About Circular Economy
Current economies are based on a linear model of resource extraction, unsustainable production and use of products, generating a large amount of waste and pollution. This results in the destruction of valuable ecosystems on which we depend. To stay within planetary boundaries, we need to redesign our economy based on circular principles. A circular economy is a regenerative system based on circular design, in which less resources are used, products are kept in use as long as possible, materials are recovered as much as possible and pollution is prevented. In other words: a circular economy is achieved by narrowing the loop, slowing the loop and closing the loop. Furthermore, a circular economy aims to regenerate ecosystems and create prosperity for all.
The fundamental principles of a circular economy are:
1. Prevent resource use and extraction
(Unnecessary) resource use and extraction should be avoided when possible; the material inputs that go into production processes should be minimised. This means that organisations have to refuse, rethink and reduce resource inputs, thereby narrowing resource flows. This can for instance be achieved by designing product-service systems and business models based on performance, sharing models and dematerialisation.
2. Keep products in use as long as possible
Organisations should strive to preserve the quality and performance of products/components/infrastructure through a variety of services that maintain value and extend useful life as long as possible, i.e. they are kept in use at the highest level of utility as possible. To enable extended product lifetime, circular design is the first step: products should be designed for durability, reuse and repair in order to slow resource flows. Long useful life is also achieved through product-service systems around refurbishing, remanufacturing or repurposing.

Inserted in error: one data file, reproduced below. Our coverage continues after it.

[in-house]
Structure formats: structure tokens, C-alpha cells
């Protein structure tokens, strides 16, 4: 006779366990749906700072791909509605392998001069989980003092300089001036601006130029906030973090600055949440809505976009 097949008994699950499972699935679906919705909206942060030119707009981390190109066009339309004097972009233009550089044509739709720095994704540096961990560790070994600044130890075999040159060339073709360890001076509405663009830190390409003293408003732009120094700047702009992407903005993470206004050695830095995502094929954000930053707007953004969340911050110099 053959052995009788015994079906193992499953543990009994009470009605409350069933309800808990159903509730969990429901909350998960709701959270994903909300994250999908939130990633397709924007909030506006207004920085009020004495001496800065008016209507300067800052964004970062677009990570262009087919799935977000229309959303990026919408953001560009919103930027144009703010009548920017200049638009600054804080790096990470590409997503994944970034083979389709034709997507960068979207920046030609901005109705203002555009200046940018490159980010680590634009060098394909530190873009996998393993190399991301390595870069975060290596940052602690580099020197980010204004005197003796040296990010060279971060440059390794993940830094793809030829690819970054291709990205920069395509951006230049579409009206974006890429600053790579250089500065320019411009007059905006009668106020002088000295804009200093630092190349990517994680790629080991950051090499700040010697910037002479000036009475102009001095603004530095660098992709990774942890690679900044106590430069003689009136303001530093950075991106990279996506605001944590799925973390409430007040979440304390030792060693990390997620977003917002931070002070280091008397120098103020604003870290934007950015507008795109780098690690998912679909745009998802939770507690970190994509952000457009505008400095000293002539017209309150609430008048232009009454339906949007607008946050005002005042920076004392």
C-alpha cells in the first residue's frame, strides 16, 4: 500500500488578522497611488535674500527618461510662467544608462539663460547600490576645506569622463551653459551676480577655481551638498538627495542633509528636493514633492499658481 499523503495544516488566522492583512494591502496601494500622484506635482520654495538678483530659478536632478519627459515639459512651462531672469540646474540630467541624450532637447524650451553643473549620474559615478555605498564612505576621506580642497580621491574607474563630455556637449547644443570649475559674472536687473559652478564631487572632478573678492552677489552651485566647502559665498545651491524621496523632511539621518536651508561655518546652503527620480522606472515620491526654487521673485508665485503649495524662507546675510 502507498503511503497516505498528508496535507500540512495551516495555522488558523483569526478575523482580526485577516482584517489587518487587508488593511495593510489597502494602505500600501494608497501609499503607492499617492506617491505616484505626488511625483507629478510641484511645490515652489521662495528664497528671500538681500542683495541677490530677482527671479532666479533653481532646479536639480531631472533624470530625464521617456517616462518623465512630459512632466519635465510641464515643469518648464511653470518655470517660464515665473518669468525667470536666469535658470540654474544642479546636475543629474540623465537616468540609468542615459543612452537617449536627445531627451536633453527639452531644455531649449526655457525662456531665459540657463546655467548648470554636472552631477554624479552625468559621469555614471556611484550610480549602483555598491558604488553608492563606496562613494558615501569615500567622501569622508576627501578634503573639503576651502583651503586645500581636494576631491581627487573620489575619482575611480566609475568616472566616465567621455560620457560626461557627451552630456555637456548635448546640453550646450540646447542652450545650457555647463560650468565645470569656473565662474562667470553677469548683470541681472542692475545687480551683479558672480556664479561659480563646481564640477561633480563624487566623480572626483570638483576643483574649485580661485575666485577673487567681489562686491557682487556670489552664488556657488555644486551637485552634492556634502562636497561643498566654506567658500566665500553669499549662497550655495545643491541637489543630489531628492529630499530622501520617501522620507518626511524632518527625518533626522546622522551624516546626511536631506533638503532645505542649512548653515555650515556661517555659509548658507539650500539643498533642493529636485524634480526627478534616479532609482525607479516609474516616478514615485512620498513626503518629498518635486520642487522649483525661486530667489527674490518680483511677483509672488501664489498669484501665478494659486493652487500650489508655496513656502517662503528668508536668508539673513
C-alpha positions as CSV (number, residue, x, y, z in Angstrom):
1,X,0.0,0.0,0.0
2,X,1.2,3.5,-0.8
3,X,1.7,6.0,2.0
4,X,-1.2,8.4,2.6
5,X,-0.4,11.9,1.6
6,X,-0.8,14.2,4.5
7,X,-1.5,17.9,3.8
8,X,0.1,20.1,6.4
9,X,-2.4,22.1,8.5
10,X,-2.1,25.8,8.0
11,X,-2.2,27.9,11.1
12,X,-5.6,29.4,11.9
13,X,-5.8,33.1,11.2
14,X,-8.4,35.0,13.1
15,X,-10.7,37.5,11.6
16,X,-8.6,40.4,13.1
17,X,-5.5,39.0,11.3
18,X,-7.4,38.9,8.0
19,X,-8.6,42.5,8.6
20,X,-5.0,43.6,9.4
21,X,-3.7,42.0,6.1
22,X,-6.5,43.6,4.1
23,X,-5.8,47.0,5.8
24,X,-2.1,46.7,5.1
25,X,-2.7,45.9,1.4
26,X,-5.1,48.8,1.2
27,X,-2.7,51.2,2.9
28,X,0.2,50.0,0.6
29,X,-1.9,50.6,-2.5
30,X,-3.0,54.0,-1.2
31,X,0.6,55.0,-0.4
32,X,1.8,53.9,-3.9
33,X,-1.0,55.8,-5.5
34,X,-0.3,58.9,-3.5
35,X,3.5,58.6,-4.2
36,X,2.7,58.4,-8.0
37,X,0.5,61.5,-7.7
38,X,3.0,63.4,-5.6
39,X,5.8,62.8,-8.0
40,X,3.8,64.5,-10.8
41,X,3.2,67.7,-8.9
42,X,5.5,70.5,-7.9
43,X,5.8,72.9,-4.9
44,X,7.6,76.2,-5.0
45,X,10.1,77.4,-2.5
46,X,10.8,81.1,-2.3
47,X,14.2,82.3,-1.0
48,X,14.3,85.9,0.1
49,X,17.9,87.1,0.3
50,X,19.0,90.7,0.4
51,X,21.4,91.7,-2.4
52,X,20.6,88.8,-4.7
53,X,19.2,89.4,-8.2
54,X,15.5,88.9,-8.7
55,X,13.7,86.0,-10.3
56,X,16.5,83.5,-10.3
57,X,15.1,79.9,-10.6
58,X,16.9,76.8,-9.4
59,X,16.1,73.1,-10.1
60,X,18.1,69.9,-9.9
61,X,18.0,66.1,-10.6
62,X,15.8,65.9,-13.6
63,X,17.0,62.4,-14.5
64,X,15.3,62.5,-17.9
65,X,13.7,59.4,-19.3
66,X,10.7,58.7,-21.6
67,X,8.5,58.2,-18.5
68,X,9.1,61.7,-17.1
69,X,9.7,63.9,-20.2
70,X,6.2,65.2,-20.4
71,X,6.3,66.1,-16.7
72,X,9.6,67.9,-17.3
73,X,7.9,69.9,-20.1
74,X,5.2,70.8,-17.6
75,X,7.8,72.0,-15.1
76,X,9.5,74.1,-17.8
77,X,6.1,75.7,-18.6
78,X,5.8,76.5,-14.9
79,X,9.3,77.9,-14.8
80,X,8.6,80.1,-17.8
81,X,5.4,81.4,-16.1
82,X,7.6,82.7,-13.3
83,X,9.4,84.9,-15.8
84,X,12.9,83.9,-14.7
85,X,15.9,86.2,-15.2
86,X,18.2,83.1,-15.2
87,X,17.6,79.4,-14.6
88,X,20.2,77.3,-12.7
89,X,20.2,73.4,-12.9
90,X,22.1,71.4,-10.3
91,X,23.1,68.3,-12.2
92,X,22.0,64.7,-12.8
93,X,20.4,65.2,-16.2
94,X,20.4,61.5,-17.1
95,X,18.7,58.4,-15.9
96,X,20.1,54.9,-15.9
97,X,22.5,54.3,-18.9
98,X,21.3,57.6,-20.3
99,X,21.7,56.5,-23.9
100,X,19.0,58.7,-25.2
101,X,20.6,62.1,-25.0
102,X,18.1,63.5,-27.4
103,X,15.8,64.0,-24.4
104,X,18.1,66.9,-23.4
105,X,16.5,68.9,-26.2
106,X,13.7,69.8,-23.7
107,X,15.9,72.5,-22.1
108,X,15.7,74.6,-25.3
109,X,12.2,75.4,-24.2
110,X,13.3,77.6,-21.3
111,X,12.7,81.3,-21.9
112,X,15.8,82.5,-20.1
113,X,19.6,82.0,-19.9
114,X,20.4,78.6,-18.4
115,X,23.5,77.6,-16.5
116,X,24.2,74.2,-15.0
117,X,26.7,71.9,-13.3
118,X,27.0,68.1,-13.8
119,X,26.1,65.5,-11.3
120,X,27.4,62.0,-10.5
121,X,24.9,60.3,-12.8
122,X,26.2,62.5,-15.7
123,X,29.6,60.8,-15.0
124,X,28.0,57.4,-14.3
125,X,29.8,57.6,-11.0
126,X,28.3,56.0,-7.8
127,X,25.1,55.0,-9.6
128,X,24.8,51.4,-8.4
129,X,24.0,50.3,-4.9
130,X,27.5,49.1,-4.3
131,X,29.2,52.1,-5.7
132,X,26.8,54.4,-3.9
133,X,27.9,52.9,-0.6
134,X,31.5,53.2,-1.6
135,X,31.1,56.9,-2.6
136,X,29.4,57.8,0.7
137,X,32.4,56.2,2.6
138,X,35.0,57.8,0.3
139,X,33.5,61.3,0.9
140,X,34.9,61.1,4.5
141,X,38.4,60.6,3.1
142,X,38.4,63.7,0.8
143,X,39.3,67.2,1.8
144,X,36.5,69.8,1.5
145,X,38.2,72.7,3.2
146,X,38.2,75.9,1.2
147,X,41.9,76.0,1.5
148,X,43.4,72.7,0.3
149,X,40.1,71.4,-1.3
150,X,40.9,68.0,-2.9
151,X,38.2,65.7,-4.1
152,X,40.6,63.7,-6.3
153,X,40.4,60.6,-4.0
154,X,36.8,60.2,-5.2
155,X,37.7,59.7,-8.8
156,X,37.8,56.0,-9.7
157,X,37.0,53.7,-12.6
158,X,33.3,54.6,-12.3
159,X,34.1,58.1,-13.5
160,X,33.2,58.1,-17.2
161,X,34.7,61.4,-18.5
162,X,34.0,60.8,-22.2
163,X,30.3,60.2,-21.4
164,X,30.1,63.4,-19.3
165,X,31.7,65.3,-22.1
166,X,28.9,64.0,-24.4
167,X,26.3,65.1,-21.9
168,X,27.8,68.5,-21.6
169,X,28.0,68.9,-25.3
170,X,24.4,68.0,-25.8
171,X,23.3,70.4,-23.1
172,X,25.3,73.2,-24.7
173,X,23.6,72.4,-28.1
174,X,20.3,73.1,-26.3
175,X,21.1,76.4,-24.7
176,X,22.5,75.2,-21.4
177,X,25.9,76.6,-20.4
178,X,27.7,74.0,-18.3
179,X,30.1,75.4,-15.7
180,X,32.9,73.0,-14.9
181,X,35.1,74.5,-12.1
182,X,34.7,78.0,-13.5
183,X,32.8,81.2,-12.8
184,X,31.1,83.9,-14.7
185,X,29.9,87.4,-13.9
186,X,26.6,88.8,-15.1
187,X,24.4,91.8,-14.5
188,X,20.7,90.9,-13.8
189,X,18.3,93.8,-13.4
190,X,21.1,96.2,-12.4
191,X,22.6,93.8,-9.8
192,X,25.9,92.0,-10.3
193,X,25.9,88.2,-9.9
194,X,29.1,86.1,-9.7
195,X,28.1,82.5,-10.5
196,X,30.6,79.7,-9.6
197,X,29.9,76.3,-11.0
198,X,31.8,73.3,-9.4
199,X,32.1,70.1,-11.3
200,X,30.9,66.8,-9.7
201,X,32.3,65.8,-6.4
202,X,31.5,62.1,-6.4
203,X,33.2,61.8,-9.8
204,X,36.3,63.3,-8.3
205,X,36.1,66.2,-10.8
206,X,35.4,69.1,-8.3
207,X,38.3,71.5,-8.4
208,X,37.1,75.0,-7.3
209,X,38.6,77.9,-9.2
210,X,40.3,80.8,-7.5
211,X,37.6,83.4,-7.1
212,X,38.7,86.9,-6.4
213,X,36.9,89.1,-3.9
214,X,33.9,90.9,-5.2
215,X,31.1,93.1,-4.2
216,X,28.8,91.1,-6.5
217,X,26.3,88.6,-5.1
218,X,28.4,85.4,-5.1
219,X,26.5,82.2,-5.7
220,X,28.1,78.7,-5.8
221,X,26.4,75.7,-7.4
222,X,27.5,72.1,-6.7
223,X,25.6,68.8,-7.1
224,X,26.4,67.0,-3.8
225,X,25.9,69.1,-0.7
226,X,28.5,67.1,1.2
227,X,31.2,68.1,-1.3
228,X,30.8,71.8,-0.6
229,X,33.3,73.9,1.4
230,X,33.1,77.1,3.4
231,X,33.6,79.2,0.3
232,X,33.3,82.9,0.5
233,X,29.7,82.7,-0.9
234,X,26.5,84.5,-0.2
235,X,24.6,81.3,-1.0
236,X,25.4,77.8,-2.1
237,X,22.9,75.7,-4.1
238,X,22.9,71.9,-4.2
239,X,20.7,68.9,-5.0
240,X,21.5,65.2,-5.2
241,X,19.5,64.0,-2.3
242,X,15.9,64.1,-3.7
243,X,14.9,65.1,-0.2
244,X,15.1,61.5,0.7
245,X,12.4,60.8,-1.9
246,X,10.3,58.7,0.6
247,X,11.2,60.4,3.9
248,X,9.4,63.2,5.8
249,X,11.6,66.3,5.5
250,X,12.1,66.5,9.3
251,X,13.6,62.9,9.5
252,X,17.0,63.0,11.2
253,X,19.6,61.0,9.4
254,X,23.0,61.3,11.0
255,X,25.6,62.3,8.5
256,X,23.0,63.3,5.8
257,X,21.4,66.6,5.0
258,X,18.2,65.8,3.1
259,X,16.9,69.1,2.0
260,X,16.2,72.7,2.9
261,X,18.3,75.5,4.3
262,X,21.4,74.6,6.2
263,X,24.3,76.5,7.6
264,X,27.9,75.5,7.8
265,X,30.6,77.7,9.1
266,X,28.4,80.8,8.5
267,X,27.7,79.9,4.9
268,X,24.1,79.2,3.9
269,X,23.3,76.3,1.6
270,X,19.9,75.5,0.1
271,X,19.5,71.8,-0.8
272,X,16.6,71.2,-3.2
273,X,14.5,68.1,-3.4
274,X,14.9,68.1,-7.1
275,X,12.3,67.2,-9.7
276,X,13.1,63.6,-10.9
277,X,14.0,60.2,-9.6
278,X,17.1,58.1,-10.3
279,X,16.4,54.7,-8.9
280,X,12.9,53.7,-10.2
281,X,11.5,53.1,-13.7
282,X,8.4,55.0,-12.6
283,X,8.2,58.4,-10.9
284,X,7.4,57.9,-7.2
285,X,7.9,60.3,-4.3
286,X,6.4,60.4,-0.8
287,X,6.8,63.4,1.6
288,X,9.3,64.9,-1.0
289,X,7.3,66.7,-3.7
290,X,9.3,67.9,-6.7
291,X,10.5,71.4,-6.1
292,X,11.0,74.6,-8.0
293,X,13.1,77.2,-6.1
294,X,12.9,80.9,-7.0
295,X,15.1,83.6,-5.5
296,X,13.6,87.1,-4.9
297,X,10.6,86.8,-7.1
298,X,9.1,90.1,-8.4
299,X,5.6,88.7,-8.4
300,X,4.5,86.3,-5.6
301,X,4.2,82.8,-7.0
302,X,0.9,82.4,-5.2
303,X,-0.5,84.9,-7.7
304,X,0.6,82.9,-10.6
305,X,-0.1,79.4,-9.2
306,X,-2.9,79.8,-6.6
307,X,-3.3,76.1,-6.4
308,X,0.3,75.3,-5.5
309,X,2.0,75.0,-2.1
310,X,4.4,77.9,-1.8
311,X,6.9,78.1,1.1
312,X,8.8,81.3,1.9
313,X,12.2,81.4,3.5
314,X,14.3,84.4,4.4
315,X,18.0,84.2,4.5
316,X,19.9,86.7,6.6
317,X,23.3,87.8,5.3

3. Close material loops
All products should be suitable for recycling. When repair and reuse (or other circular strategies) are not possible anymore, the materials embedded in products/components should be recovered through high-quality recycling: the quality of materials is maintained or even improved so that they can substitute virgin materials, rather than being downcycled into products of lower quality. This is only possible when hazardous substances are avoided in the first place.
4. Ecosystem’s stewardship
As part of sustainable resources management, a circular economy aims to prevent pollution from production and consumption processes in order to safeguard environmental quality. In a CE, organisations should actively protect ecosystems and invest/contribute in ecological regeneration (strengthening biodiversity) to undo any damage done and improve ecosystem services.
5. Create lasting and shared value
Besides delivering environmental and social benefits (e.g. job creation), ideally circular strategies also provide economic benefits, mainly cost savings through reduced resource use and valorisation of residues. Yet a circular economy does not follow conventional targets of economic growth, but rather aims to achieve long-term and distributed society-wide benefits.
Rethinking production and consumption models is essential for a sustainable future
Structural changes are needed
A circular economy is not just about recycling or resource efficiency. It is a paradigm shift that requires structural changes at various levels. Systems thinking is therefore key to a circular economy: adopting a holistic and long-term perspective that considers interacting components (e.g. organizations, individuals and ecosystems), drivers and impacts (incl. trade-offs) at all levels. Fundamental policy reforms are needed to accelerate the transition to a CE as well as the adoption of different social norms and sustainable behaviour, instead of the current throw-away mentality and materialism that is widespread in modern societies.